J: You haven't yet shown that the constitution granted the federal government with the legislative power that you're talking about. And without that, the federal courts have no constitutional jurisdiction in the matter. The 1st amendment explicitly DENIES that legislative power to the FEDERAL Congress.

      V: Relax,I just asked.

      J: I just commented. If you can respond off topic, so can I. Here's the thing, V. You're a smart guy. You know it's idiotic to allow a book in the library that you can't speak about in that same school. Only morons get that arbitrary in their legalism.

      Delete
    9. Jeff,
      Which phrase that you quoted there says or implies that States could no longer make their own laws about whether a teacher could say which book in a school library deals with what question?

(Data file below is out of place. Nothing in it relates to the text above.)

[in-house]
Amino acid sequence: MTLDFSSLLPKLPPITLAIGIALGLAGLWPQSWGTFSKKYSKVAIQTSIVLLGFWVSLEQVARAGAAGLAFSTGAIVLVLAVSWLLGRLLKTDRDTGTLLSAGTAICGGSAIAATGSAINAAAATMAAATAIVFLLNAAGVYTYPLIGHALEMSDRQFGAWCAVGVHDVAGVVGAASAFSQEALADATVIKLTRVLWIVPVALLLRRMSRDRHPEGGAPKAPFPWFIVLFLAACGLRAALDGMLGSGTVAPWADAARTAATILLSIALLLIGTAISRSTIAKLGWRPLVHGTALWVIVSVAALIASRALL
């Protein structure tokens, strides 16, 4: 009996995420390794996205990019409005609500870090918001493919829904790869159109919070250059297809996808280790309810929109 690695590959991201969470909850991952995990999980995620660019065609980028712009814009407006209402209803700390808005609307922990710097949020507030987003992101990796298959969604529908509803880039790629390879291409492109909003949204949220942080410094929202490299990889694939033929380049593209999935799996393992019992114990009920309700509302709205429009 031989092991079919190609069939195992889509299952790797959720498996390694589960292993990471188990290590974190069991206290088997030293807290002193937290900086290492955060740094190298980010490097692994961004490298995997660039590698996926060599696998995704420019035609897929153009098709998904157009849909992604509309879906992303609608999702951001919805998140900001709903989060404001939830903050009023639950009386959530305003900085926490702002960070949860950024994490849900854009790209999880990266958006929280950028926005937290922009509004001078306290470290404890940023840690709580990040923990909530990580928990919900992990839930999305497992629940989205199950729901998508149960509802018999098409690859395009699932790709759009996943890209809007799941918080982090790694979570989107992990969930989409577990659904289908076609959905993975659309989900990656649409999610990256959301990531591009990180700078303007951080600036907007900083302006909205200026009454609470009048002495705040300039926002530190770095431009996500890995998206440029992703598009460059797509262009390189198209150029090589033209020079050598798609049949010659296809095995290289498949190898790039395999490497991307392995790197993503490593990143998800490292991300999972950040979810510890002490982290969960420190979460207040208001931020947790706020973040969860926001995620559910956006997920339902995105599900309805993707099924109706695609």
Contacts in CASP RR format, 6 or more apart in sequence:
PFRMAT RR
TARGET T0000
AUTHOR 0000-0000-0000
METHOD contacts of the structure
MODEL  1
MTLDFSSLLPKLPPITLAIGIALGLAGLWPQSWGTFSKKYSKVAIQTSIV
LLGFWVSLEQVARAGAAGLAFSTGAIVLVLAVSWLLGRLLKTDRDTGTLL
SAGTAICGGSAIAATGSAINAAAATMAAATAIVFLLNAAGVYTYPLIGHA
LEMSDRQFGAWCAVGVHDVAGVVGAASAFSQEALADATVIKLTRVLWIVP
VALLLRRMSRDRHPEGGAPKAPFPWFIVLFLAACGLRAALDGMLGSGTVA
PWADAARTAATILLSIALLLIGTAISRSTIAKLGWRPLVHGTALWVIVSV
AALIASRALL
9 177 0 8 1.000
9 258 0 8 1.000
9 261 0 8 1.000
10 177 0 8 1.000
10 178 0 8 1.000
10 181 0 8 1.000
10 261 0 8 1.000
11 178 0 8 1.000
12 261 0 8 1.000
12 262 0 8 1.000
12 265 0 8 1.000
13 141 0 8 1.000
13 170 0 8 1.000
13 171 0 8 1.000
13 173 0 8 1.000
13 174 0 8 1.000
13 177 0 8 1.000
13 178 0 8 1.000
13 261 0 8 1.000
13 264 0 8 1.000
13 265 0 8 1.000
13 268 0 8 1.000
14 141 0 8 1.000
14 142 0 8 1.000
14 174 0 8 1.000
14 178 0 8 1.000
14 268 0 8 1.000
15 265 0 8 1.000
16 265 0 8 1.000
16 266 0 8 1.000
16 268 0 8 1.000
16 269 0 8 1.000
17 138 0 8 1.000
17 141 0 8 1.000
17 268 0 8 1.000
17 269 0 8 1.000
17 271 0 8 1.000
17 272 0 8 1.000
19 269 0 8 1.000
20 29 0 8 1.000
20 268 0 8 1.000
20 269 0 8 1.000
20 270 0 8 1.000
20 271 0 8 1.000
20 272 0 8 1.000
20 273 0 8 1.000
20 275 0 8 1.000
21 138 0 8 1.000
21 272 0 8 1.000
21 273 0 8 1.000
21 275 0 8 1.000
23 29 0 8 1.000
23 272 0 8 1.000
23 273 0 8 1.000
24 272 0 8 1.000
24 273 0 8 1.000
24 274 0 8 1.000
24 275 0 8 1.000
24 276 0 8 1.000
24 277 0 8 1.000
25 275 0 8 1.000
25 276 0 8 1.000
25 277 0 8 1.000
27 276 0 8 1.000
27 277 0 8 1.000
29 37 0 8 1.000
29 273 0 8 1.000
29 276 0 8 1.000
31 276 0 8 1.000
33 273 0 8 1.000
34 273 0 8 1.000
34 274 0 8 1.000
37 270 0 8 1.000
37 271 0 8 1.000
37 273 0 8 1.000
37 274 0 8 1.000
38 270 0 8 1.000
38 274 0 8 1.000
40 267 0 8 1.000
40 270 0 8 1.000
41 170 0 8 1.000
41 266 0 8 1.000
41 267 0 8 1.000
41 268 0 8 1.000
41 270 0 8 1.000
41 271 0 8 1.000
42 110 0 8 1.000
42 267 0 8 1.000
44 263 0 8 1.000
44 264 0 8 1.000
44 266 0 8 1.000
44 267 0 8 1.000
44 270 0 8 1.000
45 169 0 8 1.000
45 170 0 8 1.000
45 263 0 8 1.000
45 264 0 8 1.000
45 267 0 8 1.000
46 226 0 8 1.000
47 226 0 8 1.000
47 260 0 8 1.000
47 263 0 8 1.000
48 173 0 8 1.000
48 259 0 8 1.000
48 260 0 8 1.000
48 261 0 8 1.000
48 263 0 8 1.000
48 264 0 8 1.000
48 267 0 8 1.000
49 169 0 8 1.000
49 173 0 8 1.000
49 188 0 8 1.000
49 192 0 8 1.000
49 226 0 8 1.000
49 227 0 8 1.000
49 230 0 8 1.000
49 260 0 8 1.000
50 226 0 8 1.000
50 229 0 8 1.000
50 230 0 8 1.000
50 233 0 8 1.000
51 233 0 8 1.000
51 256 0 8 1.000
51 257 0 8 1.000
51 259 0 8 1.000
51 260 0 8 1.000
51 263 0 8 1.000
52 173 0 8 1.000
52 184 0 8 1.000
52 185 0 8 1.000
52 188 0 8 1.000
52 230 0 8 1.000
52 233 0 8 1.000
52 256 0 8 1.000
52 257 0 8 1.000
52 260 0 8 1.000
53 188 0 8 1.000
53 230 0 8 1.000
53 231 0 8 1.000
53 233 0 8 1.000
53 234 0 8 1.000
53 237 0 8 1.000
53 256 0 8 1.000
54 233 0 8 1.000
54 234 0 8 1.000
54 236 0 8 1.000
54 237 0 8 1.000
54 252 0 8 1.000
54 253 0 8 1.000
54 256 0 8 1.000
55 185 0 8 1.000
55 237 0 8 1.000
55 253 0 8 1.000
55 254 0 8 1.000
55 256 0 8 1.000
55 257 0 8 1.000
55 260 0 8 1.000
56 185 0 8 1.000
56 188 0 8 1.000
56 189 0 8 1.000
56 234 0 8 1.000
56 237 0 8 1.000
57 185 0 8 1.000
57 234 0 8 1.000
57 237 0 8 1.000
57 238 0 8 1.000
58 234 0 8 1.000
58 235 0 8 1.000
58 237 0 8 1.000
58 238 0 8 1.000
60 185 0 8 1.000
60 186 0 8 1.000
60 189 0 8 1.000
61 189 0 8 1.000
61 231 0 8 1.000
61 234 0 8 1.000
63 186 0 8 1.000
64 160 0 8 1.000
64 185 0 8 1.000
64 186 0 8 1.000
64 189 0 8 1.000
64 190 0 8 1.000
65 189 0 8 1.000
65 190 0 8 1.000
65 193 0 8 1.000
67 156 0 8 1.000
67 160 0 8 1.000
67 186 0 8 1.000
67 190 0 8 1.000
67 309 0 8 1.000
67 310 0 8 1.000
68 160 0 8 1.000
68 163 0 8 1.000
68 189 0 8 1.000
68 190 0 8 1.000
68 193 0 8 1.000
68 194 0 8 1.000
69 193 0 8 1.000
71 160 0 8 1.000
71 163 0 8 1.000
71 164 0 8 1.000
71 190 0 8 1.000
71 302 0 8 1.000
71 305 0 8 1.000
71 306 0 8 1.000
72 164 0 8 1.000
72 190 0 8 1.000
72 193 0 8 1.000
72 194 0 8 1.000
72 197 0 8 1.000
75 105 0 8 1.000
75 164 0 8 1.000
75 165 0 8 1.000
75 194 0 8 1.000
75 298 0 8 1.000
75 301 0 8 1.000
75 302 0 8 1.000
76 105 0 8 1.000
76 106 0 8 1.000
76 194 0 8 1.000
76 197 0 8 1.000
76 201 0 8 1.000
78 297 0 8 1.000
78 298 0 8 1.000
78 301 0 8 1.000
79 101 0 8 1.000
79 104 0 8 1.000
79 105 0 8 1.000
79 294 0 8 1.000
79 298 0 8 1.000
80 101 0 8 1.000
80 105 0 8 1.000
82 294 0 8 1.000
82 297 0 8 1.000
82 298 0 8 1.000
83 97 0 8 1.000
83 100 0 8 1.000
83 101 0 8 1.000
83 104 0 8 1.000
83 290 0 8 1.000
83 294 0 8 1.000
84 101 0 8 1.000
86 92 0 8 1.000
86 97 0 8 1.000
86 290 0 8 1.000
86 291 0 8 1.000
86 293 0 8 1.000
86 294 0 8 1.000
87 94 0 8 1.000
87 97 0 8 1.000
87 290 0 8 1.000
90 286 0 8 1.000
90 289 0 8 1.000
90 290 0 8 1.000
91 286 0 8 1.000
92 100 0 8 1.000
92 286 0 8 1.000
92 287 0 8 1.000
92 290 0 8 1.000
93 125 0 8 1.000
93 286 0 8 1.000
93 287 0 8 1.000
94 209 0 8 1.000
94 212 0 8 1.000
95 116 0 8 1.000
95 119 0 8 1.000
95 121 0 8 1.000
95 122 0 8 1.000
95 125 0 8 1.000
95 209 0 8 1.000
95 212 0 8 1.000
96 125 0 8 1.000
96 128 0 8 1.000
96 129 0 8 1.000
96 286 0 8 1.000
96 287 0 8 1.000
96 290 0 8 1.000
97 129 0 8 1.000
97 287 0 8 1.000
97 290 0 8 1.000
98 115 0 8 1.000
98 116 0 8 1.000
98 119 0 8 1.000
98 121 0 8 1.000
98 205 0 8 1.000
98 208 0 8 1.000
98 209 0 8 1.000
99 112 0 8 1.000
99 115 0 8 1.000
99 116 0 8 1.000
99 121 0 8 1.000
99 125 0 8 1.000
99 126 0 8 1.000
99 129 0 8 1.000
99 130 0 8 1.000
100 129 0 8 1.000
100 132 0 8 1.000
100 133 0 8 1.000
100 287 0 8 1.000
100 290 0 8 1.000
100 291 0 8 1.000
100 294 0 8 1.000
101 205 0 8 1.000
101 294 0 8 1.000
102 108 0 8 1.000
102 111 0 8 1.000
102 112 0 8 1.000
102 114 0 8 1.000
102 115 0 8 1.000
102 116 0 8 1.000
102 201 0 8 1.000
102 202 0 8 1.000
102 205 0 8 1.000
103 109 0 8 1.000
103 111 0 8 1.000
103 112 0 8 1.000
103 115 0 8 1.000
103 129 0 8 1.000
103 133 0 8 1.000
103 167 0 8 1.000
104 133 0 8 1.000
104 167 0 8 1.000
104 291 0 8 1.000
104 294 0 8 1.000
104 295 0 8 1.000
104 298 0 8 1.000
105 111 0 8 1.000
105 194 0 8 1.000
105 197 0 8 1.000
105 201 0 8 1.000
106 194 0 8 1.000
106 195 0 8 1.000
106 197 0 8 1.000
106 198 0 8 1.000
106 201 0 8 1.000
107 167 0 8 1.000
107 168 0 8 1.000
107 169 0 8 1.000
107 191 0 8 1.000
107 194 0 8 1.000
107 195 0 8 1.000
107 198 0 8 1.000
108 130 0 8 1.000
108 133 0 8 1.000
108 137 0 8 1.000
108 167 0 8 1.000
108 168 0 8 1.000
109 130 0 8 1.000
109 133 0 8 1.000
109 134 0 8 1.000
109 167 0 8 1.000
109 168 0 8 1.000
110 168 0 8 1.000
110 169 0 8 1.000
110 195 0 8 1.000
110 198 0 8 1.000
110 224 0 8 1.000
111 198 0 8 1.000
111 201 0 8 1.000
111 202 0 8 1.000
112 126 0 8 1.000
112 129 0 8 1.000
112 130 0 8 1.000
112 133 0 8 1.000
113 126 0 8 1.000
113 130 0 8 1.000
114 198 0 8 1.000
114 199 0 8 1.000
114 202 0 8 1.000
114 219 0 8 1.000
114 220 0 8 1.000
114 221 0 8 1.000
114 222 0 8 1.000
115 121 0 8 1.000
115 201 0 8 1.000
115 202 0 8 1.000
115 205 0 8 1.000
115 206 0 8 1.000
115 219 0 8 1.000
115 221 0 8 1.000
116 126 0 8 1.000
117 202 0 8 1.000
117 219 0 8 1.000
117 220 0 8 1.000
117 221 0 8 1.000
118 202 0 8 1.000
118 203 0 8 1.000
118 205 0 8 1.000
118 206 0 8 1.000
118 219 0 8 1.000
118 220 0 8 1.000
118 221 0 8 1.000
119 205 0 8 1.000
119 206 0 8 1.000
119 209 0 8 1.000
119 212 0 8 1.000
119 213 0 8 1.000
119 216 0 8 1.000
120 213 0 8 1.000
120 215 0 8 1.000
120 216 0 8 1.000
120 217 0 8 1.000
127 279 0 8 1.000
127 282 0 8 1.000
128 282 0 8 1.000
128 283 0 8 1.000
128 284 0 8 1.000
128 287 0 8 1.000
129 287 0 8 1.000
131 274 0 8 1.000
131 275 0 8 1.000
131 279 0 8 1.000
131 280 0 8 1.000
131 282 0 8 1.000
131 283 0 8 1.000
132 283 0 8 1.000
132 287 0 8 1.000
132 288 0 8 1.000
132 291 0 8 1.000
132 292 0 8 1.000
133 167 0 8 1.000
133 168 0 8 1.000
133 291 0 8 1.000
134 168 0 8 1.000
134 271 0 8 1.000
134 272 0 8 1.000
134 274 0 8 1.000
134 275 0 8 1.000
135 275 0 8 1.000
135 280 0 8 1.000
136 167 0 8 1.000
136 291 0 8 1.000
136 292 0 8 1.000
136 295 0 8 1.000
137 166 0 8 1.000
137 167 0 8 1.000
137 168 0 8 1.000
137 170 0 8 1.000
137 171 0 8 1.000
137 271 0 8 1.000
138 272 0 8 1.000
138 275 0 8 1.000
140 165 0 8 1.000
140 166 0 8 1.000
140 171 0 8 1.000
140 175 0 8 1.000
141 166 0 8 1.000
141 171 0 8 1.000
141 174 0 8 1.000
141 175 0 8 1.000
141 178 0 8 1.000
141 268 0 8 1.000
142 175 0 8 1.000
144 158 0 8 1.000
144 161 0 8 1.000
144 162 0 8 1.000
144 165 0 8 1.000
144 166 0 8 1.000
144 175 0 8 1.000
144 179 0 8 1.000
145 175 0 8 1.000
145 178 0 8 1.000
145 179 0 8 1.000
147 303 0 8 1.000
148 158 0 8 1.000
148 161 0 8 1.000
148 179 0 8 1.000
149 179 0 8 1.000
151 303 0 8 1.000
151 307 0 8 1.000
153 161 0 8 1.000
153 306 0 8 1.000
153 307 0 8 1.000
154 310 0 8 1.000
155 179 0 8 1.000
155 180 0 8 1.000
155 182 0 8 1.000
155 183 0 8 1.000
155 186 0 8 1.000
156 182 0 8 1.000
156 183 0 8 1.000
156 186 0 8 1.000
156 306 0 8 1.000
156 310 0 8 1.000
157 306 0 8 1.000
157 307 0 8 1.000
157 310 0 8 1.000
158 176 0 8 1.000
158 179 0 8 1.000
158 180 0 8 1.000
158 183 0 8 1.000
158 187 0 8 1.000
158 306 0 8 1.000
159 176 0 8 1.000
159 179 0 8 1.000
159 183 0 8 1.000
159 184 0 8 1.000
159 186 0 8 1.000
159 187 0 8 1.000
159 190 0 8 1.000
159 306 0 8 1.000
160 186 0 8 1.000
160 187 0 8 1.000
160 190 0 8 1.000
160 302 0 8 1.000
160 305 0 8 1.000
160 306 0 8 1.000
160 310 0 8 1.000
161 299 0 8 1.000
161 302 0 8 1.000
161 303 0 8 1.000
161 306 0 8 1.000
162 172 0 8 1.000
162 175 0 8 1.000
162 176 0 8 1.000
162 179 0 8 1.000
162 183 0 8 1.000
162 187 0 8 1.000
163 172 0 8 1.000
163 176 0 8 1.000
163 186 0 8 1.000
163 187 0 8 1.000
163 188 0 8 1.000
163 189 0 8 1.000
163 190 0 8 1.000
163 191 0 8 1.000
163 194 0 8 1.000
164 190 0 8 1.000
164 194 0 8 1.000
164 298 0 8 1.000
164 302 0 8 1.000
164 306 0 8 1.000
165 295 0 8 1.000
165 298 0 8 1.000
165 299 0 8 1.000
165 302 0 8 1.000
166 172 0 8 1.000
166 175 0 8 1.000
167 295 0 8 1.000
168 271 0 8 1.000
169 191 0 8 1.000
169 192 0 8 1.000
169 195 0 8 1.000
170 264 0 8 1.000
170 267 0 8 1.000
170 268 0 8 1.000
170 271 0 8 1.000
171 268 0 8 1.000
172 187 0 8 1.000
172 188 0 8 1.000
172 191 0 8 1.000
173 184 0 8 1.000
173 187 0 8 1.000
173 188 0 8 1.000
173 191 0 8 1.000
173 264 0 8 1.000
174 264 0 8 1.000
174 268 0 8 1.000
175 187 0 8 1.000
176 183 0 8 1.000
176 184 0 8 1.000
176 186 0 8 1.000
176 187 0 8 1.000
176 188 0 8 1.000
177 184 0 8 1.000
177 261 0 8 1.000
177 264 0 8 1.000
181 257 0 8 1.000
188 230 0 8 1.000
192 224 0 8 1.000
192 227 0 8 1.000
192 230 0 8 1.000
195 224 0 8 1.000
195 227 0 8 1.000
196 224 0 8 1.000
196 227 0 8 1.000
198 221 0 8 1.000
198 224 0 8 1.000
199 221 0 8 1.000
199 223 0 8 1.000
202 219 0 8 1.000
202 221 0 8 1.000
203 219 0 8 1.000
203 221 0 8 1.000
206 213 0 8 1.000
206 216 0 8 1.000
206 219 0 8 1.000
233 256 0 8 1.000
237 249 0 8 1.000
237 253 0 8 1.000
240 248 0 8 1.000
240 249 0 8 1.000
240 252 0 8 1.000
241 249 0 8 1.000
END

Which phrase that you quoted there says or implies that States could no longer make their own laws about whether a teacher could say which book in a school library deals with what question?

      Congress shall make no law respecting an establishment of religion. . . .

      All the people in the country have to right to live without a state sponsored religion

      Fourteenth amendment says any right you have under the federal level,the states cannot deny or override.

      Any student is free to read anything they like, but since the teacher is a agent of the state, as is the school board, they cannot promote religious beliefs. The court found teaching ID was " establishing a religion by the government"